What does it mean to surrender completely, to trust enough to let someone do whatever they want whatever they think you need, to give pleasure or withhold it, to lead you places you may not go on your own, you need not speak to give in and perhaps such lessons can be best given with a touch,  the soft caress, the kiss, the movement in the moist corners of your world, stirring up fire and then letting it linger, unabated, with you craving for the touch or kiss or more, trusting that the person to whom you've given all, will give you what you ache for, what you beg for, the idea that in surrendering you become free left with no need to choose only to obey, no need to think, only to accept and in accepting, feel drawn in, doing what you are asked to do and realizing in this you like it and feel it and sense the intensity of pleasure you would not have felt if left to choose for yourself, surrendering, trusting, feeling, and easing that ache you never knew existed until it is gone.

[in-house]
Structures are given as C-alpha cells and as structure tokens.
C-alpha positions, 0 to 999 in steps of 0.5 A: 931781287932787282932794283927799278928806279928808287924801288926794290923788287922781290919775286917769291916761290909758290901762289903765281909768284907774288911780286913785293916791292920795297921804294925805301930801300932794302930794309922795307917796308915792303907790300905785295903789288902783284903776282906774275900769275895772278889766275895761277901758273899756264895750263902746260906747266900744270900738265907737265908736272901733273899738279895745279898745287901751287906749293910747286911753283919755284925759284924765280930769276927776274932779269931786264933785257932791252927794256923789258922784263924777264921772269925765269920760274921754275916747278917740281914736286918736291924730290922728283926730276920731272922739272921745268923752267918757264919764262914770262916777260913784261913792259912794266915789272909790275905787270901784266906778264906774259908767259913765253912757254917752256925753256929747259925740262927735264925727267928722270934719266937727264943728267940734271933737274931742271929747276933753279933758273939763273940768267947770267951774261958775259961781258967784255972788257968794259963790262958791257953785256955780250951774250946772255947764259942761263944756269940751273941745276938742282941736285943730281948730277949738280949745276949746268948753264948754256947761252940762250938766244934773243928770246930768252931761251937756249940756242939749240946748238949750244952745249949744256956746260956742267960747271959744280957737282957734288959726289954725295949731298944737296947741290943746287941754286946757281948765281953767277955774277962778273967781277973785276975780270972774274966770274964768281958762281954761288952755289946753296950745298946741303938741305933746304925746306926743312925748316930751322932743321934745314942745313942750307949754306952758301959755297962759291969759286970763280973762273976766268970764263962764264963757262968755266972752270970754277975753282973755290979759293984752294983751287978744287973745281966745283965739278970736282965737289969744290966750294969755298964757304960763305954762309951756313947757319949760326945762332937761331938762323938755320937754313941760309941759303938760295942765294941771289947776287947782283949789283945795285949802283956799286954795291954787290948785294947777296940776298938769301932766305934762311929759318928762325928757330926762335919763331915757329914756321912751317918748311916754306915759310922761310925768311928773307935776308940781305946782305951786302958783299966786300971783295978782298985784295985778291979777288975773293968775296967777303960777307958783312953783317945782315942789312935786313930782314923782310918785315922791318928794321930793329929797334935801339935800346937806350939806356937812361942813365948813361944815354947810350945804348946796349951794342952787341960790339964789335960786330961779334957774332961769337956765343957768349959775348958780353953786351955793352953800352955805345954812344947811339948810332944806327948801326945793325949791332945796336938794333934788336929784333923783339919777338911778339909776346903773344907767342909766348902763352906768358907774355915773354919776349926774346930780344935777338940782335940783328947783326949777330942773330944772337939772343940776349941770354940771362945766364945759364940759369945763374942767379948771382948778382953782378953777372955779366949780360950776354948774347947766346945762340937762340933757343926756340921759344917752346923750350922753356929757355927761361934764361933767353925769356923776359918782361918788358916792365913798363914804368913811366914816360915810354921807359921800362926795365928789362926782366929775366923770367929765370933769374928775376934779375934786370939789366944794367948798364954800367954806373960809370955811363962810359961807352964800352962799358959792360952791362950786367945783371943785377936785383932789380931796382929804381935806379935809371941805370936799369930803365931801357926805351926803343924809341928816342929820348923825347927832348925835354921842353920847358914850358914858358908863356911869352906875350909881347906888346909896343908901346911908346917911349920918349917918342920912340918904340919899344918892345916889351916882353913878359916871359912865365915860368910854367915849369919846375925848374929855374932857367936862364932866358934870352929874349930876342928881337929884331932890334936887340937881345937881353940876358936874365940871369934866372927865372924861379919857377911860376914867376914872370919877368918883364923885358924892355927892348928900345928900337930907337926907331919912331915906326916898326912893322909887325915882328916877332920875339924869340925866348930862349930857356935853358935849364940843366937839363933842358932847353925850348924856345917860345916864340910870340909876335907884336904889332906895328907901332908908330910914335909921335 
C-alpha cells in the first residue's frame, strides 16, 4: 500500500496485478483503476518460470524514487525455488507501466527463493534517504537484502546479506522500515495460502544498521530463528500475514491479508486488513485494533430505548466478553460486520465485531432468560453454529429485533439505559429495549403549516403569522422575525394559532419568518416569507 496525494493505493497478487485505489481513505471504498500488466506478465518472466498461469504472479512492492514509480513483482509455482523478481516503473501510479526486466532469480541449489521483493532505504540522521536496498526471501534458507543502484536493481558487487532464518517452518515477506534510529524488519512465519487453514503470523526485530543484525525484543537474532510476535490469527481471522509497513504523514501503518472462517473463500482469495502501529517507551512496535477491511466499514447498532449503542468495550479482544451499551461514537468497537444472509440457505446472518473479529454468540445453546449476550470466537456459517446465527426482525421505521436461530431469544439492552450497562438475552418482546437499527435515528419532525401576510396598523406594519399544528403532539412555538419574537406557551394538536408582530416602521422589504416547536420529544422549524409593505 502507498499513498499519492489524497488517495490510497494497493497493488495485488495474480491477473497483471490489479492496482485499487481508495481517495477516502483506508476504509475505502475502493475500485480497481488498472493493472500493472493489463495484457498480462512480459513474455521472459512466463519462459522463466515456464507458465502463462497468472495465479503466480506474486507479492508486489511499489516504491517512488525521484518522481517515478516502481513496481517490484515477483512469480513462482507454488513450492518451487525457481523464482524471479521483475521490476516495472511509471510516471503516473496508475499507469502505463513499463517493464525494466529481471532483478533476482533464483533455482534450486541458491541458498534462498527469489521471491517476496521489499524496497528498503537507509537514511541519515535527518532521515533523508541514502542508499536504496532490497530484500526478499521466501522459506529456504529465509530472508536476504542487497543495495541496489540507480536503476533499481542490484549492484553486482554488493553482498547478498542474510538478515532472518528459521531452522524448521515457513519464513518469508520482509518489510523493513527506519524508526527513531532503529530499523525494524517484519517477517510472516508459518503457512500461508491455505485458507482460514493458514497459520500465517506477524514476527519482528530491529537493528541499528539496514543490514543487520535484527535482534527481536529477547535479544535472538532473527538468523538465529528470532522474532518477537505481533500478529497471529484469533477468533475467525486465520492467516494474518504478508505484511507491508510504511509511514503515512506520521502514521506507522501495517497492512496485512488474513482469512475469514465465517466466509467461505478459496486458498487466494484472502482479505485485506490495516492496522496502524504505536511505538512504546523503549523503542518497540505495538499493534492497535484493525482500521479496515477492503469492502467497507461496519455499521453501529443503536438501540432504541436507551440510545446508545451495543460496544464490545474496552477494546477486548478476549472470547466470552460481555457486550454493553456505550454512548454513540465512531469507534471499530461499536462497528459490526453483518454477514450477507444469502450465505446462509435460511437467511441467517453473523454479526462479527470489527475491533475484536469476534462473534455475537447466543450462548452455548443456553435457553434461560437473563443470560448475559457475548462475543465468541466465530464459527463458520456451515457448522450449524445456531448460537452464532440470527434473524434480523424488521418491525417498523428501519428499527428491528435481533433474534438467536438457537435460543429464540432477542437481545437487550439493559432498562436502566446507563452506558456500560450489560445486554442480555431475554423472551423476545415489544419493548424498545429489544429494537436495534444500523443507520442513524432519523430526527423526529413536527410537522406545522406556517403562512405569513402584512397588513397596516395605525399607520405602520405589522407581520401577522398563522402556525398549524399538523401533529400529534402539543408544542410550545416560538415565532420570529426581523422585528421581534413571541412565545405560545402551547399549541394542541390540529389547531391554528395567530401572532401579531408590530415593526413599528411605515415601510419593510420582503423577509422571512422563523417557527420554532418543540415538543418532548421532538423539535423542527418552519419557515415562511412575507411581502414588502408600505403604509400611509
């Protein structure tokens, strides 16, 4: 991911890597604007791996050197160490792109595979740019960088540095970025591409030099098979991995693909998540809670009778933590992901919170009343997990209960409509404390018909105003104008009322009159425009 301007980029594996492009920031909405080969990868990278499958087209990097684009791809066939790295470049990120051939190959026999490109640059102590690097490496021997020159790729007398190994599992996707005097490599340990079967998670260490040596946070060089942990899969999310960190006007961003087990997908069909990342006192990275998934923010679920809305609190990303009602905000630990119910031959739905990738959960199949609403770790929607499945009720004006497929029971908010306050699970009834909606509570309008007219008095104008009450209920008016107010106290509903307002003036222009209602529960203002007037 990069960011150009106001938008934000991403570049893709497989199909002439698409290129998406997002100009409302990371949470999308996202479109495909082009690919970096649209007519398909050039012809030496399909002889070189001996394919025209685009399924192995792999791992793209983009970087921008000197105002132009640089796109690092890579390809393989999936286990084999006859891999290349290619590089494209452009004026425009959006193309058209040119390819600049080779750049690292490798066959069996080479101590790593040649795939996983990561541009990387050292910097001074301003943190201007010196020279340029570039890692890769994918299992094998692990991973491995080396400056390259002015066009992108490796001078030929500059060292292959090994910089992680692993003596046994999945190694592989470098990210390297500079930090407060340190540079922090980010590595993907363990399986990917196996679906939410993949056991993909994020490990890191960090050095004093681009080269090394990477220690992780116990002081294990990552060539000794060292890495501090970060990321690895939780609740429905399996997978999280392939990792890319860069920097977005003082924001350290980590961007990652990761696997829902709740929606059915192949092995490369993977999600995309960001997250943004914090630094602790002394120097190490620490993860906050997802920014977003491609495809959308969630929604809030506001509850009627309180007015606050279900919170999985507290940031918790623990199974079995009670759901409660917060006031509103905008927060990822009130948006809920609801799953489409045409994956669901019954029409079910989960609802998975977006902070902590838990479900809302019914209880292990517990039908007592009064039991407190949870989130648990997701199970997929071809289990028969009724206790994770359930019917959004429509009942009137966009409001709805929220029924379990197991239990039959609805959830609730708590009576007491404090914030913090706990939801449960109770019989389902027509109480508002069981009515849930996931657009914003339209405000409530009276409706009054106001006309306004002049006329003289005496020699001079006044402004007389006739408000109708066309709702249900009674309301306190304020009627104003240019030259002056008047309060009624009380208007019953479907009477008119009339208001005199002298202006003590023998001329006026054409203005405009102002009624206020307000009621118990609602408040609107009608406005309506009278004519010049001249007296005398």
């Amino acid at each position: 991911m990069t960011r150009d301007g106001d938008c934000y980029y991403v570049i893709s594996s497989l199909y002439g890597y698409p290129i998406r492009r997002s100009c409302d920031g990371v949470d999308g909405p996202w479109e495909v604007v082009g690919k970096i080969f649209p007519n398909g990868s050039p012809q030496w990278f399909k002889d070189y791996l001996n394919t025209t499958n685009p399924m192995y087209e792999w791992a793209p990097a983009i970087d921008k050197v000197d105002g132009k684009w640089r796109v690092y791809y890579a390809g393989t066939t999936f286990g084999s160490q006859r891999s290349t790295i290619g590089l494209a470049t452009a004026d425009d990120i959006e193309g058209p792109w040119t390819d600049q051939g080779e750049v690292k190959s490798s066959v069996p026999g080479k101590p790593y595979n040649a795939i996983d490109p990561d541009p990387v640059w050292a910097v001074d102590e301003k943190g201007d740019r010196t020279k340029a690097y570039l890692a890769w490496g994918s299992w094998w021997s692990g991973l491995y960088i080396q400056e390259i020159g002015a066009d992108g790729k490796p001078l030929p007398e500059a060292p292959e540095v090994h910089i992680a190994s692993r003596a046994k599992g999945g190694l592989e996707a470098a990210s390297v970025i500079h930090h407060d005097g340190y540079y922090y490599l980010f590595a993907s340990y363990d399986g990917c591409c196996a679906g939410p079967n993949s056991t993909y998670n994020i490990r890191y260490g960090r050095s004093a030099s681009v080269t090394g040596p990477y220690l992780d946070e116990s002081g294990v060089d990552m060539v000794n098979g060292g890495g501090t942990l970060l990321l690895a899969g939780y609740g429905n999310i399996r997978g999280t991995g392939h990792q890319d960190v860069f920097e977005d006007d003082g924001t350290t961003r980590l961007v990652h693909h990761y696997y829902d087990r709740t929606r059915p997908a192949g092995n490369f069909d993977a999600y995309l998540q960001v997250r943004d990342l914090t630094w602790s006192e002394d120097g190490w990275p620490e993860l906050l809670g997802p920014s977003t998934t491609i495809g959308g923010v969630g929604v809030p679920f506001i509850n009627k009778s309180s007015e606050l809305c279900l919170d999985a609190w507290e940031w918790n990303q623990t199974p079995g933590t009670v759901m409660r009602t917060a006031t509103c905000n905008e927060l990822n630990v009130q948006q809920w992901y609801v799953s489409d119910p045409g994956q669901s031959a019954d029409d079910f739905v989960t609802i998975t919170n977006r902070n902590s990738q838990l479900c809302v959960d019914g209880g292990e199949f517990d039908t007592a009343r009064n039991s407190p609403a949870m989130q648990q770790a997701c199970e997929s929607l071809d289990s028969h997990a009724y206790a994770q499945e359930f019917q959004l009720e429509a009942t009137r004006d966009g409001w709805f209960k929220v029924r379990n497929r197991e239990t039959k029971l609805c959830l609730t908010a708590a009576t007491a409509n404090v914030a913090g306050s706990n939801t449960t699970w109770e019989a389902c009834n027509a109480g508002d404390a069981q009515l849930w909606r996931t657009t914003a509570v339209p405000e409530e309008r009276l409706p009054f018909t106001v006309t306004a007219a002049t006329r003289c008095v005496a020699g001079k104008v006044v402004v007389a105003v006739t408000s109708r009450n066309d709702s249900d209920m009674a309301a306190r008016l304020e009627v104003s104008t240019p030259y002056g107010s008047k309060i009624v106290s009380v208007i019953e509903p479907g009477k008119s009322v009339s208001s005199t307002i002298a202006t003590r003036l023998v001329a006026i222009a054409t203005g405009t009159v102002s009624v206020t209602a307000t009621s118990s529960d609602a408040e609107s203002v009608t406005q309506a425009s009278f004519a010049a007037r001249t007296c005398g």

You always wanted them to do what they eventually do to you, they taking charge after you've been in charge for so long, this taboo lingering in the air even after it ceases to make sense, you've always lusted after what youth gives them and they know it and they invite you back after they’ve ceased being under your control, where they might finally give you what you want and what you need, two of them, one after the other, or both at the same time, each touching you in ways you always needed to be touched, yet could not ask for and do not now, both around you like a duality you don't completely understand, unable to tell whose touch is whose when it no longer matters as if the two of them are one  but can provide you with double the pleasure inside and out, moving over and round you a serpent plunging into the depths of you, so deep you do not know where or when or if it will come out and do not care and want it never to stop yet when it does you feel satisfied in a way you only imagine, they are perfect gift to the teacher they finally had.